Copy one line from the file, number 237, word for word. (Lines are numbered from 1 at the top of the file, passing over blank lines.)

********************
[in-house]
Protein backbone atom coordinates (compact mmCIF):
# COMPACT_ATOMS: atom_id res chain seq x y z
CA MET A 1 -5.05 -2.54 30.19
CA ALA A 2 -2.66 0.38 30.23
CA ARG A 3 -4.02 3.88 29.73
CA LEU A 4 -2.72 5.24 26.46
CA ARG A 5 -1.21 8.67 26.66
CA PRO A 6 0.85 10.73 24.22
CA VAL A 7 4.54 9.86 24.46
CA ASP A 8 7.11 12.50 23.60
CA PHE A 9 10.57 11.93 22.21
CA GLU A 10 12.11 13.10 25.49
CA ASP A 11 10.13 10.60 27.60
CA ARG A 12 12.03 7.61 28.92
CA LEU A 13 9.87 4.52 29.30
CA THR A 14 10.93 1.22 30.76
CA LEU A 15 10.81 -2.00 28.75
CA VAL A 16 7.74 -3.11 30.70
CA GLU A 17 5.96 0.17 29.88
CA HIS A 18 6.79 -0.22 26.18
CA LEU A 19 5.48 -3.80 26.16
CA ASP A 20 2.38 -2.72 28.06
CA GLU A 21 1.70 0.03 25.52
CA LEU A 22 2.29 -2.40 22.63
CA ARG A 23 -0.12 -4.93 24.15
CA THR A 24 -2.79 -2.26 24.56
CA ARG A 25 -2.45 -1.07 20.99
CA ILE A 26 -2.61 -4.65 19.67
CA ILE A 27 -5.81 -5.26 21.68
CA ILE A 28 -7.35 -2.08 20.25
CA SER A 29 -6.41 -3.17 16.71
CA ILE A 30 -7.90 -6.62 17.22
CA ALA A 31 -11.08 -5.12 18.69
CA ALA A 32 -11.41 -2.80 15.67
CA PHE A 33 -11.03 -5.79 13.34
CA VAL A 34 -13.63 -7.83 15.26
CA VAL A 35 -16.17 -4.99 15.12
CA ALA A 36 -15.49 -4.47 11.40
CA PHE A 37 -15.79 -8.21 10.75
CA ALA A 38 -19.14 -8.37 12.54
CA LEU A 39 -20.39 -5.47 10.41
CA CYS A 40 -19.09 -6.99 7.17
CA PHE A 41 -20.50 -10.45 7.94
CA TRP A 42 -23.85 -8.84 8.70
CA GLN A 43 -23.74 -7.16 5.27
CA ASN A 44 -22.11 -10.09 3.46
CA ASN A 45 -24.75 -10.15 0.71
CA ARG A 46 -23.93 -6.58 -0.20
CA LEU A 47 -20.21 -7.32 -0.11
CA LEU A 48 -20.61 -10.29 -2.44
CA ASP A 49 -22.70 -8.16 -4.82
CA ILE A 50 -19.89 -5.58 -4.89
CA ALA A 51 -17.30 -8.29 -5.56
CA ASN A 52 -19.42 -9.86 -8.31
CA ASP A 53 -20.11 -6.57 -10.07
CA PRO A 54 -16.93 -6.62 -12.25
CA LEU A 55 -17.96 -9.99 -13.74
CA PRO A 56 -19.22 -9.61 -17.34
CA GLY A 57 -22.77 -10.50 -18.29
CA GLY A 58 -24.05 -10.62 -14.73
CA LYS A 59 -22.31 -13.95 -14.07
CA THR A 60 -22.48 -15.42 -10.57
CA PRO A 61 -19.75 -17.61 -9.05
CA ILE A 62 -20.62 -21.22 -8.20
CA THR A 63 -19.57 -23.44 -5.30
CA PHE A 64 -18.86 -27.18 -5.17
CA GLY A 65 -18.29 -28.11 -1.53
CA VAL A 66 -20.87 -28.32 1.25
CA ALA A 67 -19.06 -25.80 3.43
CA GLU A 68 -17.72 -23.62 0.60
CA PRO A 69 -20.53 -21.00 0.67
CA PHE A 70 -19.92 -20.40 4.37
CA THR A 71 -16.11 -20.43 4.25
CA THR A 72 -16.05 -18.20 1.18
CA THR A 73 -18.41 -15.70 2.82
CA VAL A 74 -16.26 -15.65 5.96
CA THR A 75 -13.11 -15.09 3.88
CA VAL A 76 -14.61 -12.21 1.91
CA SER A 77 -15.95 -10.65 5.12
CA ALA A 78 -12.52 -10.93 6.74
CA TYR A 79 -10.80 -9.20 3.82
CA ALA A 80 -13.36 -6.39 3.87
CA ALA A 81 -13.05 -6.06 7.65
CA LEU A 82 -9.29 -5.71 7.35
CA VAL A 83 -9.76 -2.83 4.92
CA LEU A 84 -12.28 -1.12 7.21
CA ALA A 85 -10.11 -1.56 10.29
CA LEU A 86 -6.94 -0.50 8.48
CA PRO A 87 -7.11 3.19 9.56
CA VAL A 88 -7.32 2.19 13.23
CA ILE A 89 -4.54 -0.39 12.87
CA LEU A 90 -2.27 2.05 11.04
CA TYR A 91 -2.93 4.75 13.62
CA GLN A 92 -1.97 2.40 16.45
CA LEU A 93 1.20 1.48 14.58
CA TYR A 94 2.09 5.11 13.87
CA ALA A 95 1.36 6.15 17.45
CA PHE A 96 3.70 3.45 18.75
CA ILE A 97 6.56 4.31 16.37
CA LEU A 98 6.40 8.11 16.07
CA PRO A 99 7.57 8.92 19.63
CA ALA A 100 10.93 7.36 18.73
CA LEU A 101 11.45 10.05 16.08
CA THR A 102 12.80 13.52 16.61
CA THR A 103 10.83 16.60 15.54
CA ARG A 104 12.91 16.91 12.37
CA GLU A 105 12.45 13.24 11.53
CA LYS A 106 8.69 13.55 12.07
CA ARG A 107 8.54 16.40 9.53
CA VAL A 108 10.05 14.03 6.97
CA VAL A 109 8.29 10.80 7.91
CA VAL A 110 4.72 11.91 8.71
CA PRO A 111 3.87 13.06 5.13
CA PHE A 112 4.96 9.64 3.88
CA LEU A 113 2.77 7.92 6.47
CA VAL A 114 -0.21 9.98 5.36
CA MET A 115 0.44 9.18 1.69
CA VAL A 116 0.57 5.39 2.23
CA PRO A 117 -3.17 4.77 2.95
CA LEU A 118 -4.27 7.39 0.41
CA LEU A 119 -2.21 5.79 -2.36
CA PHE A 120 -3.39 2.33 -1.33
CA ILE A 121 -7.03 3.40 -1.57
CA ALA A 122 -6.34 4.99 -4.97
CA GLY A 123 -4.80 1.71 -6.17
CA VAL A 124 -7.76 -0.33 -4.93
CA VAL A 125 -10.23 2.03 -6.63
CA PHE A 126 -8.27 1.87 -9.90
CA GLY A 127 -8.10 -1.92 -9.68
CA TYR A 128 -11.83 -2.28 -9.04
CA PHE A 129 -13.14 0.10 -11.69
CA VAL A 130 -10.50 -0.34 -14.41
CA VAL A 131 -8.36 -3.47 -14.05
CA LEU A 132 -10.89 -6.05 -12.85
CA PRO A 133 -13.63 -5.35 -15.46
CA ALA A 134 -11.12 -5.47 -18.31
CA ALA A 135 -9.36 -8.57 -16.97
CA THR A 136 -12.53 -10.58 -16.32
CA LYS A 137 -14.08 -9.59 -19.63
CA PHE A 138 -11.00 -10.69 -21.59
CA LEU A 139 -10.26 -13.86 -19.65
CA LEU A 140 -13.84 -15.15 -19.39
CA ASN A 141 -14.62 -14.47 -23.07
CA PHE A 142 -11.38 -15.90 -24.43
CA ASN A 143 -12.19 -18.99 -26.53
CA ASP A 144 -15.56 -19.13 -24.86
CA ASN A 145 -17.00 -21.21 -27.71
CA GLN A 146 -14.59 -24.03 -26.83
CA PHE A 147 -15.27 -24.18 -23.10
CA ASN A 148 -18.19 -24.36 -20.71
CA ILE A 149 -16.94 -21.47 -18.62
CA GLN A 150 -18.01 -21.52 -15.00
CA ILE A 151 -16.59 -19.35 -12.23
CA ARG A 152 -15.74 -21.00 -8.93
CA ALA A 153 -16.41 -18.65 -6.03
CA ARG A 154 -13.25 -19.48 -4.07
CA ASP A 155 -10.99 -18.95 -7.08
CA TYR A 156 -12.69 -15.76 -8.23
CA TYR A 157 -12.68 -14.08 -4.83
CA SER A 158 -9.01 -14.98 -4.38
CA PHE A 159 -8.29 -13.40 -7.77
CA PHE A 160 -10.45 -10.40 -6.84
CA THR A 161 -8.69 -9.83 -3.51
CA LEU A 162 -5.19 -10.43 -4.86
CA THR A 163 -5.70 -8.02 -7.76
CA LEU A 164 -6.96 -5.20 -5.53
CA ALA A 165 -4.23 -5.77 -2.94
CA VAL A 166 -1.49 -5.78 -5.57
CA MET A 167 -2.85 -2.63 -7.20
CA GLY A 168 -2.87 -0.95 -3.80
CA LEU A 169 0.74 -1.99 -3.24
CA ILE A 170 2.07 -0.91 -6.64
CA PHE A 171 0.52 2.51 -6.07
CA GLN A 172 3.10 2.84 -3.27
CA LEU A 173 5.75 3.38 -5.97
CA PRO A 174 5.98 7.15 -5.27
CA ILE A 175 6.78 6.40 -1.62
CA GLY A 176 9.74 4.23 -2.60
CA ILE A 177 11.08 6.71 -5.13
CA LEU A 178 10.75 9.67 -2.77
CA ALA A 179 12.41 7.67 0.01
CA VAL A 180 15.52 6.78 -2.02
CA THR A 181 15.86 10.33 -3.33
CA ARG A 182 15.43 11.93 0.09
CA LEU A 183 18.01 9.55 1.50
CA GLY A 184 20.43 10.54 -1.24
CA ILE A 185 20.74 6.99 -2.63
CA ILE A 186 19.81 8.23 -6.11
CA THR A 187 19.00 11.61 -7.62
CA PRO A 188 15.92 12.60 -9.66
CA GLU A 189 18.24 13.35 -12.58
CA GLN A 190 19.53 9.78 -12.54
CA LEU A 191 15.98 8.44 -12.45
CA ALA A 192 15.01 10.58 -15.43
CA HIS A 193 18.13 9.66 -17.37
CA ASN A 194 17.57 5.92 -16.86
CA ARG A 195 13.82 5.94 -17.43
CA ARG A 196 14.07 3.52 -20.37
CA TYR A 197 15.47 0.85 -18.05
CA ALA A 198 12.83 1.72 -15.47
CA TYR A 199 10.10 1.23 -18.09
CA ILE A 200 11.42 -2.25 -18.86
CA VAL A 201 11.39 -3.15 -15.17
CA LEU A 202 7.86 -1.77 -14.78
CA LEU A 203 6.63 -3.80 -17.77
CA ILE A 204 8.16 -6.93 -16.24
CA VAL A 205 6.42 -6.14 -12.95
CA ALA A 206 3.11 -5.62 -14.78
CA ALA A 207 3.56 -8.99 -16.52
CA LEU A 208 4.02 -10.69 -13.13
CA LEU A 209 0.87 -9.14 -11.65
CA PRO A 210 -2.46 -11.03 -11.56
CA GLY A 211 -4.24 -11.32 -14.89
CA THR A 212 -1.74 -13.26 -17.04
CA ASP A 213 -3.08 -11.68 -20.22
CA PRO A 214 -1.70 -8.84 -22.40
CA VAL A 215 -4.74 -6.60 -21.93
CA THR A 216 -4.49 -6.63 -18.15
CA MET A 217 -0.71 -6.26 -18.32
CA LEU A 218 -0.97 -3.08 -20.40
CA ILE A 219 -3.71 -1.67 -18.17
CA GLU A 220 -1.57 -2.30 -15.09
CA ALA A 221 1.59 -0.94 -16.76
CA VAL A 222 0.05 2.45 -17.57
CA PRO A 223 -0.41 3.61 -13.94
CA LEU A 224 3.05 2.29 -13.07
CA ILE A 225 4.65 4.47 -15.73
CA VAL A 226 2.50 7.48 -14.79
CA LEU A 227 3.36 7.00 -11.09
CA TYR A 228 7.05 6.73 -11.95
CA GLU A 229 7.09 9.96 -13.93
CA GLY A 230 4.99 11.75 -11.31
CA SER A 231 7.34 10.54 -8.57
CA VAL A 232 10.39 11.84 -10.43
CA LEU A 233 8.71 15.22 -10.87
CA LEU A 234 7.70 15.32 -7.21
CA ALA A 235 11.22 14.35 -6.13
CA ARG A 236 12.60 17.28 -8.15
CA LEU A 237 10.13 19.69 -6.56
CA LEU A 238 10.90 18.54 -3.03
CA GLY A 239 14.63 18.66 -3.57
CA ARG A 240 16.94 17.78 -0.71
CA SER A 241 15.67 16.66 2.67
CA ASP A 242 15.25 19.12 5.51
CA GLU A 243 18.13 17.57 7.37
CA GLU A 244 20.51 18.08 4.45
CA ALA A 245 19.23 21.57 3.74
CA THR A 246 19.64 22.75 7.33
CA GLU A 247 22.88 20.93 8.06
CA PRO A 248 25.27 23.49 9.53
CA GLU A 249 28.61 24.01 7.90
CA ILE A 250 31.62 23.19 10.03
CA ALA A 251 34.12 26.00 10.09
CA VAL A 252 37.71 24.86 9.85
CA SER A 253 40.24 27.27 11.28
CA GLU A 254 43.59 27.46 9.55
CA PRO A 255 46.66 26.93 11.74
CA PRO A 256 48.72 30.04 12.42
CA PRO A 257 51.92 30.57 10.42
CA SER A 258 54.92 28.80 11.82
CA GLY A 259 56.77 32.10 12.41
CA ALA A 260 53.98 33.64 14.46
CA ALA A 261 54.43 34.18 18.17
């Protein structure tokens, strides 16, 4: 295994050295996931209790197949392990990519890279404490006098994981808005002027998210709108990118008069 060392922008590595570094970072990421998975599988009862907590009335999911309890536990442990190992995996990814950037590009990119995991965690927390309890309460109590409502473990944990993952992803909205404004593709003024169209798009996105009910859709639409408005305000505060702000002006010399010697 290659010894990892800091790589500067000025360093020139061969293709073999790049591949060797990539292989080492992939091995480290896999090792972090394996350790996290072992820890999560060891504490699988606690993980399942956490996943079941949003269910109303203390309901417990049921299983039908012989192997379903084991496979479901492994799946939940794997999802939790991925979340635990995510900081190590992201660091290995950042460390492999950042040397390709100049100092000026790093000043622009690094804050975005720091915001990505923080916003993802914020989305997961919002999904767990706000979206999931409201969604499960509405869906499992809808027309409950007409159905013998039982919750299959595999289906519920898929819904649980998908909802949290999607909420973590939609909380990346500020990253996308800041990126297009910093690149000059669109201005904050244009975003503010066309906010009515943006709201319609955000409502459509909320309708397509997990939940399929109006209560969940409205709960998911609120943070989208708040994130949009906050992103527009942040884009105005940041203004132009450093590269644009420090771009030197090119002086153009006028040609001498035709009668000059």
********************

CA LEU A 234 7.70 15.32 -7.21